Shin Soo-Choo was selected for the Cleveland Indians’ Tribe’s Man of the Year award. This honor is an individual award that is voted on by the Baseball Writers’ Association of America. Pretty darn good because Shin Soo-Choo is a position player and not a pitcher, where many Asian players are usually slotted for on Major League Baseball teams. His stats are pretty impressive for just his first year in the big leagues and hopefully he’ll get better.
The BBWAA selected Shin-Soo Choo as the Tribe’s Man of the Year for the consistent production he provided in the Indians lineup. Utility infielder Jamey Carroll, who is now a free agent, was saluted as the Frank Gibbons/Steve Olin Good Guy Award winner.
Choo is a first-time winner of the Man of the Year honor. He batted .300 with 20 homers, 38 doubles and 86 RBIs in his first full big league season.
Asdrubal Cabrera was the runner-up for the award in the BBWAA voting.
Carroll won the Good Guy Award for the leadership he provided in the Tribe clubhouse and his approachability and accessibility with the media, in good times and bad. Travis Hafner and Aaron Laffey were also nominated.
What an interesting week with our face to face interview with Asian sensation RAIN and a week of Korean women triumphing and being dismissed. The most exciting hour was Friday evening with RAIN and James McTeigue, the director of Ninja Assassin. We were one of the very first people to speak with RAIN on his press tour to promote the upcoming release of Ninja Assassin. He was very nice and genuinely happy to see us when we first entered the room. We didn’t know what to expect because you read so much about how huge he is in Asia and you wonder what he’s like. He was actually very social, talkative and very comfortable in his own skin. He clearly does not lack confidence, even with the difficult task of having to speak English for a long line of interviews. What was most interesting was that he followed us out to the waiting room and essentially chilled with us while we packed up our gear. It seemed like he wanted to chat more and it wouldn’t be a surprise because he was probably exhausted from speaking English during the interviews. He just wanted to hang with his Korean-American homeys.
What a week of Korean women!
So which Koreans were on TV this week? There were four Korean women to one Korean man. Anthony Kim was seen on NBC this weekend, winning the Kiwi Challenge down in New Zealand. It was actually a tape delay from the previous week. But this was the week of Korean women with two Korean athletes winning their respective competitions. Kim Yu Na won the Skate America championship in Lake Placid, which may presage a gold medal at the upcoming Olympics in Vancouver. Michelle Wie won her very first LPGA tournament down in Mexico against stiff competition at the Lorena Ochoa Invitational in Guadalajara, Mexico. However, for Korean beauties, it wasn’t such a great week with two ladies competing in separate model competitions losing out before the end. Catharina Lee was a finalist for the Victoria Secret runway model competition before going home when they whittled it down to the final five. And Jennifer An almost made it to the very end on America’s Next Top Model but was sent home as well. It’s pretty cool that we’ve Korean women are beautiful, athletic and ambitious. You go girl!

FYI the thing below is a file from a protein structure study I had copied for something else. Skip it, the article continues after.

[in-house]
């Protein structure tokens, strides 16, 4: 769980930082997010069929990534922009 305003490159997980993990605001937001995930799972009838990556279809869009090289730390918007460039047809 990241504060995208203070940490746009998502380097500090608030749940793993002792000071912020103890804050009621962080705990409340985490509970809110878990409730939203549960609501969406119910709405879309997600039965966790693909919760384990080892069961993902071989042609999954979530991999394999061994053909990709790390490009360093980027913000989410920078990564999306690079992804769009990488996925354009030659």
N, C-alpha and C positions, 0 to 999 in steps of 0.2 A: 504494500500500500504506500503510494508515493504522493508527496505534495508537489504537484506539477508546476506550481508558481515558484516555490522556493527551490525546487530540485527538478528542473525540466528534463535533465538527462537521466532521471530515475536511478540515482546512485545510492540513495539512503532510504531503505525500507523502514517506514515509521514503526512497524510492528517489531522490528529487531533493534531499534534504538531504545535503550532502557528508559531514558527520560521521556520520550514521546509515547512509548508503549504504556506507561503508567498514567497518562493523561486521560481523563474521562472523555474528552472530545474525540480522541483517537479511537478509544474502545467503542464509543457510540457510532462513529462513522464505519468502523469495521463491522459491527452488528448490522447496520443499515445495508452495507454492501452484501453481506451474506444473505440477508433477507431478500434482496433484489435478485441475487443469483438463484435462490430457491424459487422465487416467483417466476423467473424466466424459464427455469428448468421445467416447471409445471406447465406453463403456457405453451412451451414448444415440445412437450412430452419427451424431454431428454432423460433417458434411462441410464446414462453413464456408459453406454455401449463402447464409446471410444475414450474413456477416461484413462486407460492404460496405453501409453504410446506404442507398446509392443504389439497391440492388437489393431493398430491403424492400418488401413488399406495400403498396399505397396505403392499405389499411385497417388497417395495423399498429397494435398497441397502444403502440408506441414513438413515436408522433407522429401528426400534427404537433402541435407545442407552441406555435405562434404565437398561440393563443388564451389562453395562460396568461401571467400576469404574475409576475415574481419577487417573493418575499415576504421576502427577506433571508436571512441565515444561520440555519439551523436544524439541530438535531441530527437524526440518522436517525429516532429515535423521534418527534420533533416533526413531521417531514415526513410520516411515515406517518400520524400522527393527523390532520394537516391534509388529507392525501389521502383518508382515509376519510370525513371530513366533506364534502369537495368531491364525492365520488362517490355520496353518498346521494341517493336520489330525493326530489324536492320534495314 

Korean female athletes are winning everywhere! Michelle Wie won her very first LPGA tournament down in Mexico this weekend and the best skater on the planet, Kim Yu-Na, won her second consecutive title at Skate America. However, it wasn’t a perfect win because she failed to win the free skate portion of the competition after having dominated the short program with a new world record score.
Kim Yu Na stumbled a little in the free skate but in the end she beat out her nearest competitor by 13 points – which is considered a big gap – to win the Skate America title. She is clearly the favorite heading into the Olympics in Vancouver. Based on her scoring, she’s been demoralizing her competition because her scores have been significantly more than her competitors. Will Kim Yu Na get a gold medal or will she become the next Michelle Kwan, who is known as one of the most decorated American ice skaters to never have won a gold medal at the Olympics.